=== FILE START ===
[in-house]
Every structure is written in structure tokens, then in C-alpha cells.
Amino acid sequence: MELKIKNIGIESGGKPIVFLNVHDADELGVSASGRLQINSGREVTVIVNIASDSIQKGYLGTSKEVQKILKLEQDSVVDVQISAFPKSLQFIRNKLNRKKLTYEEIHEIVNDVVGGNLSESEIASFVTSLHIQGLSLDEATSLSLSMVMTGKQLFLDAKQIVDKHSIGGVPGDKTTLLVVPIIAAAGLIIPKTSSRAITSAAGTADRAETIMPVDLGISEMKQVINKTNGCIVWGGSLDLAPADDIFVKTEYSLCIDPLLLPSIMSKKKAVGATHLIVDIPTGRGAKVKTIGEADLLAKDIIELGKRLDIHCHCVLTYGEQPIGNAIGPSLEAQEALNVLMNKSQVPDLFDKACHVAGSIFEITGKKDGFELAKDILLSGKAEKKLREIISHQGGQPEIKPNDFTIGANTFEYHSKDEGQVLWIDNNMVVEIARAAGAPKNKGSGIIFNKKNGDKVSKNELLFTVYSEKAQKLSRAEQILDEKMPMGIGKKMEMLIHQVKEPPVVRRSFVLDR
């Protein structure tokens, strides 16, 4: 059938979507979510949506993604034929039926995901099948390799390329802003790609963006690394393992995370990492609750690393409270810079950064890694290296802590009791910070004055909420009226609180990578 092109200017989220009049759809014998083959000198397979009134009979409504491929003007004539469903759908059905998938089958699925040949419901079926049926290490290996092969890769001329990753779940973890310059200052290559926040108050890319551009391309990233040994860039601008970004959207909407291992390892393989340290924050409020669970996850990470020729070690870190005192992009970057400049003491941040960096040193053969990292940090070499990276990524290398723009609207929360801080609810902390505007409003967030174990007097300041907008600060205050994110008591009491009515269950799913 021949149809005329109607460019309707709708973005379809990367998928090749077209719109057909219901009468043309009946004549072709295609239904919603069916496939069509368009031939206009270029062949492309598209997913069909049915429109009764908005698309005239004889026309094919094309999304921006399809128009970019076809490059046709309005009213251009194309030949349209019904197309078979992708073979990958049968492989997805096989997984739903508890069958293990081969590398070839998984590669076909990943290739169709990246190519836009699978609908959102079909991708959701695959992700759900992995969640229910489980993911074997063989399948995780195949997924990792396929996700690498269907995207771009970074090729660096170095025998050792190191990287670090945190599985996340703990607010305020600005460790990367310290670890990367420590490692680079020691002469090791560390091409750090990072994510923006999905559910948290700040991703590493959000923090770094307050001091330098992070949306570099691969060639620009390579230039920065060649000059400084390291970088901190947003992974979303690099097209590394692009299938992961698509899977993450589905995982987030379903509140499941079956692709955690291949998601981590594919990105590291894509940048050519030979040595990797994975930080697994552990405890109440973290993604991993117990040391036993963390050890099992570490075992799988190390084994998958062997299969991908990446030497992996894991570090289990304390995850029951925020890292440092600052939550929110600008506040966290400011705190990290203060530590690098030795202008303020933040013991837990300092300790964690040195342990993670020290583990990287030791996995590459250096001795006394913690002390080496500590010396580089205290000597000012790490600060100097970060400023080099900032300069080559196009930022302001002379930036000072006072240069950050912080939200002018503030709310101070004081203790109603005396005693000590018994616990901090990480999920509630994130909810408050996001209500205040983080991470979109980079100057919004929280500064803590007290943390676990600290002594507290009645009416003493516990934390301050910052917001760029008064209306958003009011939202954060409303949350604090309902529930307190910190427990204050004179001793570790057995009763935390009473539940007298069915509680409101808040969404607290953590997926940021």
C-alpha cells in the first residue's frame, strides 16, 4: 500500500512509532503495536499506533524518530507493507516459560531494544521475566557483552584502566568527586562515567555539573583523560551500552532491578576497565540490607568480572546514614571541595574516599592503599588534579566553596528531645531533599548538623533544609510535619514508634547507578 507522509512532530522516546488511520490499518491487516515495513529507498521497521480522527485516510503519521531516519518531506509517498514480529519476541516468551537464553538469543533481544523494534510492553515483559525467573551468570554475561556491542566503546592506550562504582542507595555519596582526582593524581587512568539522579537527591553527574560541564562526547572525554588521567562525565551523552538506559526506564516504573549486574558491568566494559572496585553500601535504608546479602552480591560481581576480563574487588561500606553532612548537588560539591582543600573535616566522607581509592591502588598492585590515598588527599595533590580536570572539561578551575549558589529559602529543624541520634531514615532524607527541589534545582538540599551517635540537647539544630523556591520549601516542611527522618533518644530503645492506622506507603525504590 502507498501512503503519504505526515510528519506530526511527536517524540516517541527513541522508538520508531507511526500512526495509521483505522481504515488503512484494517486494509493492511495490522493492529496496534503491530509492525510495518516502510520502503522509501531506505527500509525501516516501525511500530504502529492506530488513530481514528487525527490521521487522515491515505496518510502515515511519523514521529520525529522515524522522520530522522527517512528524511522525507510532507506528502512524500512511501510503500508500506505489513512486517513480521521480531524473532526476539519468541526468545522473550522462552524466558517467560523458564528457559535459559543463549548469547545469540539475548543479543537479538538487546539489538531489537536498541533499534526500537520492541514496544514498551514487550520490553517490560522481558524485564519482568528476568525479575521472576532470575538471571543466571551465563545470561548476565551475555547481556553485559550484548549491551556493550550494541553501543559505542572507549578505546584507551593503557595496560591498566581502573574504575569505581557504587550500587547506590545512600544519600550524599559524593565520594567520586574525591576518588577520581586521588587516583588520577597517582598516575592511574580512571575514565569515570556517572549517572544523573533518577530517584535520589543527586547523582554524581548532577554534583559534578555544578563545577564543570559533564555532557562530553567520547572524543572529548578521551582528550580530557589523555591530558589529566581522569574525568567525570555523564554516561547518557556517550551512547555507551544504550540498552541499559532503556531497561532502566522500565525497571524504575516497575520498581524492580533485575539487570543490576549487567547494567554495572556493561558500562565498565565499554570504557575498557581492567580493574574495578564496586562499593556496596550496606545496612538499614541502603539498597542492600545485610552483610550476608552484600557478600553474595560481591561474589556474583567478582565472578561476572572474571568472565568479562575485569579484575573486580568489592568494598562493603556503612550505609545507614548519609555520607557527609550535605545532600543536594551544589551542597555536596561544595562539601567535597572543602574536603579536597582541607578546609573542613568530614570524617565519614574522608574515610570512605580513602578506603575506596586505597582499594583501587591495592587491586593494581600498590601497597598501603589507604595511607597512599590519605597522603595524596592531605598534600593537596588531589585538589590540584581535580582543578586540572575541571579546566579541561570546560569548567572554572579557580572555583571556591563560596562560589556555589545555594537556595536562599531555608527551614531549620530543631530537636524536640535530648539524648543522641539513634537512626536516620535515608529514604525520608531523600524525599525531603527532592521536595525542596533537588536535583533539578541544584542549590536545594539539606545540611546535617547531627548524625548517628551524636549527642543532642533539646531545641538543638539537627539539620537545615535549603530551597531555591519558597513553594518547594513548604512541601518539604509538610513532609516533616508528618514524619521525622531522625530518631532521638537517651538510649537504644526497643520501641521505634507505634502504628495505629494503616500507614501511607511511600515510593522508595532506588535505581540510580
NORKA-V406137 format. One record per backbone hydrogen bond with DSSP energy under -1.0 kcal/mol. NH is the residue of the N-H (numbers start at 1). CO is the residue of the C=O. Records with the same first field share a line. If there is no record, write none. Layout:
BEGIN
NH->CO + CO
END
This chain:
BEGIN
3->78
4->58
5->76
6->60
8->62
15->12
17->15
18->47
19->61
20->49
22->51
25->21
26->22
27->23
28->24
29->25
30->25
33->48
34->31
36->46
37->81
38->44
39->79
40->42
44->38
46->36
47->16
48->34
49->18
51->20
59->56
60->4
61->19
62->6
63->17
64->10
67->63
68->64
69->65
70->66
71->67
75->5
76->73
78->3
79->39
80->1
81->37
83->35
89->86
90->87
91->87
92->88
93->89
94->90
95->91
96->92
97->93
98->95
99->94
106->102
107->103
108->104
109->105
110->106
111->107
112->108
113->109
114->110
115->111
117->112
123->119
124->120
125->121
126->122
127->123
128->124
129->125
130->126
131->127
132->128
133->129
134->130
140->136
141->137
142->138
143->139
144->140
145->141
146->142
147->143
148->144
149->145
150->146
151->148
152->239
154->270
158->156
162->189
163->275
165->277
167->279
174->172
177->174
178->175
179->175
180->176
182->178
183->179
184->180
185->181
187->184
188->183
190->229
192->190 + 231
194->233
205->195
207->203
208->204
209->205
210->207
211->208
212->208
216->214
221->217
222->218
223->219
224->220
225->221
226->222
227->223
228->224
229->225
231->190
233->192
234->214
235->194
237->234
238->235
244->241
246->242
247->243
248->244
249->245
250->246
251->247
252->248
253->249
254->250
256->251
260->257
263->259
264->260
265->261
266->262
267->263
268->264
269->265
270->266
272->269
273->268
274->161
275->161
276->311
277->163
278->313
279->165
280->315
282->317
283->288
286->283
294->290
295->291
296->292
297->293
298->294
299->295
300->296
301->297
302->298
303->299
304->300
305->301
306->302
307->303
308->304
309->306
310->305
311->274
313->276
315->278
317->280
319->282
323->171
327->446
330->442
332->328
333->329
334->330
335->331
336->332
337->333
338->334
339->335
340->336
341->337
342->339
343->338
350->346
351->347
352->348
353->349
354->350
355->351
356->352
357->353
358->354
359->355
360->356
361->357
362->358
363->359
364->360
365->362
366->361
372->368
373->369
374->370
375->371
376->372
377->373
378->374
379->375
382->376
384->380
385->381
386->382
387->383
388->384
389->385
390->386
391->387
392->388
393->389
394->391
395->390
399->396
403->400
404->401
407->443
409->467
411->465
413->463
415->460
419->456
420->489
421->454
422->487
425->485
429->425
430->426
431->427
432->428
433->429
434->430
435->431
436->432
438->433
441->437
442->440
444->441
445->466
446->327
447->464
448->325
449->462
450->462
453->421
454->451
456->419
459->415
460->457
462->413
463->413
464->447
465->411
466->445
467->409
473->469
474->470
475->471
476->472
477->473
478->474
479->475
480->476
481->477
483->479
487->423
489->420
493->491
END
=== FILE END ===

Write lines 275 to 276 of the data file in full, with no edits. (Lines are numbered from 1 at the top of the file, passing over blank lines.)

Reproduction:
434->430
435->431